Greg: A restaurateur named Erol. He was one of the first guys to have a kebab shop in Wellington, and he taught me a few things about the restaurant business - what to do and what not to do. My mum and father for bringing me up around good food. And a guy called Seth Godin - he is a writer. He doesn’t know I exist, but he has taught me to keep asking questions.
Paul: My mum - she was a crap cook. She could burn boiled potatoes, so I had to learn to fend for myself. I guess that was the start of it all. But it has got to be Rick, I was a chef for a number of years before working with him, but up until that point it didn’t click. He makes everything so simple. I was lucky to work with him in the kitchen, which not many people have done because after I left he went off and did his TV shows. Greg has also been an inspiration to me. I’ve had a tough time the last couple of years and he has helped me through a lot and he has got us to this point we are at in the business, so thank you Greg.
Greg: Pleasure, mate.

Do you consider yourself a cook or a chef?

Paul: I don't like being a called a chef; a cook is a much more natural thing, whereas being a chef is a trade. Although I am a trained “chef”, whereas Greg is a natural cook.
Greg: It comes out in our “Test Kitchen” when I’m like, “This doesn’t taste right so let’s frick with it,” which messes with the French-trained chef - but then he will so something in front of me and I’ll think, “I wish I could cook like that.” So we have the best of both worlds.

What is your favourite item on the menu?

Paul: The bacon and egg butty - it is what started this whole thing and it’s just so simple. But our mussel fritter sandwich (aka M.L.T.) is what I’m most proud of because we created it together and spent a lot of time developing it in the Test Kitchen.
Greg: There was a lot of drinking involved and we had to rework it a lot of times. But the M.L.T. is my favourite; it reminds me of low tide, hanging out at the rocks at the beach, the smell of the seaweed and shellfish. It is really nice.

What ingredient can you not live without?

Paul: Does that include wine?
Greg: Eggs.
Paul: And salt.

What are the biggest challenges you've faced so far?

Greg: The wind, hands-down, is the biggest nightmare for a tent-based kitchen. The bacon sometimes flies out of the bacon butty and when you look for it, the customer who is waiting is wearing it. On a good day the bacon will flip itself on the BBQ.

Do you have trouble finding certain ingredients?

Greg: We have calling cards out for fresh anchovies left, right and centre. So if you know anyone...

Where do you like to eat in Wellington?

Paul: Chocolate Fish Cafe is my new favourite place. I love the concept and the simplicity of it all.
Greg: KC Cafe do a mean salt and pepper chicken and Sichuan:Spice at the markets.

What do you make for yourself on a day off?

Paul: Coffee and a cigarette
Greg: I like cooking Thai and Cambodian food, I’ve never been there though, but I hope to one day.

What food trends do you see popping up?

Greg: There is more and more street food turning up in Wellington. The economic climate is pretty tricky, so it is great for people that don’t have the capital to open a restaurant or cafe.

What would you request for your last meal?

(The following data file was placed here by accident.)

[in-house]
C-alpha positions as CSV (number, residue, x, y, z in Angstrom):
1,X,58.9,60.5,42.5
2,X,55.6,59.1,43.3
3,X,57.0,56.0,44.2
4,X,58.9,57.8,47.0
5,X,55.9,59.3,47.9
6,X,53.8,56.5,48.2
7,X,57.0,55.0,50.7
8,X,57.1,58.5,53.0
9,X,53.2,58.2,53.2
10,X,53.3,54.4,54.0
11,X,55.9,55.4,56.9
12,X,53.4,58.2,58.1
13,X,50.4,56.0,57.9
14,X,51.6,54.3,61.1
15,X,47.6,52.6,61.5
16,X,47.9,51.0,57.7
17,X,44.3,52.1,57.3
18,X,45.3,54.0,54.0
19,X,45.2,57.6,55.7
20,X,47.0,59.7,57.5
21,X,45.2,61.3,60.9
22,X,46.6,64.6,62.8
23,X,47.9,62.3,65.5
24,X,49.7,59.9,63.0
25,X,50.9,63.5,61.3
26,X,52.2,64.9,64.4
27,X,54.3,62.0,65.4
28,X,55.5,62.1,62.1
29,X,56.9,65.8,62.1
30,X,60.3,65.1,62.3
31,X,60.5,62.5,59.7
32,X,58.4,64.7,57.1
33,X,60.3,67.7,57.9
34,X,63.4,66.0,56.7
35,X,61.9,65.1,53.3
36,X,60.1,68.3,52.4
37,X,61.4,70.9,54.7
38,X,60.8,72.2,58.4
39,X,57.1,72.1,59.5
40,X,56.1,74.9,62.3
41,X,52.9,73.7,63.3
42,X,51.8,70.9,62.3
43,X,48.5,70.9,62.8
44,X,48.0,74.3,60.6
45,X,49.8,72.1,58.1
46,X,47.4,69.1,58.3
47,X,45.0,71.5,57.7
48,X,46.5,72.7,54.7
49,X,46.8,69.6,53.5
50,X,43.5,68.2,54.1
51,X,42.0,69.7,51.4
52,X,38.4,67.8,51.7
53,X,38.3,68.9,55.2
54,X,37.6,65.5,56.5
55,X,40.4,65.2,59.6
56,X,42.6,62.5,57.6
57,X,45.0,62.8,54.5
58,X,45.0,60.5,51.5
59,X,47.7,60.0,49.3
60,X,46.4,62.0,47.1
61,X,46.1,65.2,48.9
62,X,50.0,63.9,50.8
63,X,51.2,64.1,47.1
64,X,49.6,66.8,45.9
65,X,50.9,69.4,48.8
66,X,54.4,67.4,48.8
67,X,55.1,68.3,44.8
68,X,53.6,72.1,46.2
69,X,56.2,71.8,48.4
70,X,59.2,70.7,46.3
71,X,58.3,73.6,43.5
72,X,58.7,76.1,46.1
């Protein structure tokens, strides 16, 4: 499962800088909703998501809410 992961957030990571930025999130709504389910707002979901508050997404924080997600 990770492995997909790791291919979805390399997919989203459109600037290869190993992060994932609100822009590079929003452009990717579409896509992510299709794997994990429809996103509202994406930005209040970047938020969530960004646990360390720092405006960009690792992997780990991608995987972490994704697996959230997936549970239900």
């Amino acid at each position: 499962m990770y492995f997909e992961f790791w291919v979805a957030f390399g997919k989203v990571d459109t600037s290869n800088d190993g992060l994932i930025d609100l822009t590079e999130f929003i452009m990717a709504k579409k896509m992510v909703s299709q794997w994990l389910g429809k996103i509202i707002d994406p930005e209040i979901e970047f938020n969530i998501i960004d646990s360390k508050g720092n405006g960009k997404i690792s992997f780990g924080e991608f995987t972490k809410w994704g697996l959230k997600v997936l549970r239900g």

Paul: Fruits de Mer (Fruits of the Sea in French), which is a whole platter of seafood. Crab is my absolute favourite.
Greg: Mum's roast chicken and gravy.

What is your favourite junk food?

Greg: Oh, a Big Mac. There is something about that sauce... but only once in a while.
Paul: Coffee and a cigarette!

What is your most vivid childhood food memory?

Paul: My Grandad was a butcher and came from a long line of butchers. He would come down to Cornwall with these homemade sausages and a slab of beef and would cook up a classic Sunday roast. For me and for any English person really, a roast dinner is filled with memories because it’s such a family thing.

Do you have a Favourite Cookbook?

Paul: Anything by Hugh Fearnley-Whittingstall. I love his whole approach to food: growing it yourself and creating it yourself, which is what I did in France. We made our own cheese and had our own animals. I was living the dream that year.

What ingredient/dish would you like to try but haven’t yet?

Paul: I almost ate a huhu grub! I got it near my mouth but it didn’t get any further.
Greg: I’m quick to act. So once I hear about an ingredient that I want to try, I’ll go out of my way to track it down, which is easy with places like Moore Wilson's and all the Asian grocery stores. Nothing on the list at the moment, but talk to me next week.

What is the future of Food for the People?

Greg: We want to grab a campervan and tour around these suppliers, meet the people and bring their stories back. We are hoping to expand down the coast a few days a week.

 

No wonder we got along so well: in a way their philosophy of wanting to get to know their suppliers and find out their stories aligns with the the whole reason we started Eat & Greet and “meet the people behind the plate.” There really are some interesting stories out there. Who knew we had Rick Stein’s right hand man cooking up your bacon butty on Sunday while you pick up your weekly vegetables!

I also want to thank Greg for that little epiphany; turns out we do have our own street food and although it’s not exotic, it is damn tasty - that’s all that matters really.

I’d be interested in what you all think, too. Any other NZ street food you can think of? Do you think NZ street food is a thing? Have any stories of dicey street delights you've consumed overseas?

 

Food for the People - hit them on up Twitter and Facebook
and find them at the following markets...
Underground Market - Saturdays, 10am - 4pm
Paraparaumu Beach Market - Saturdays, 9am - 4pm
Harbourside City Market - Sundays, 7.30am - 1pm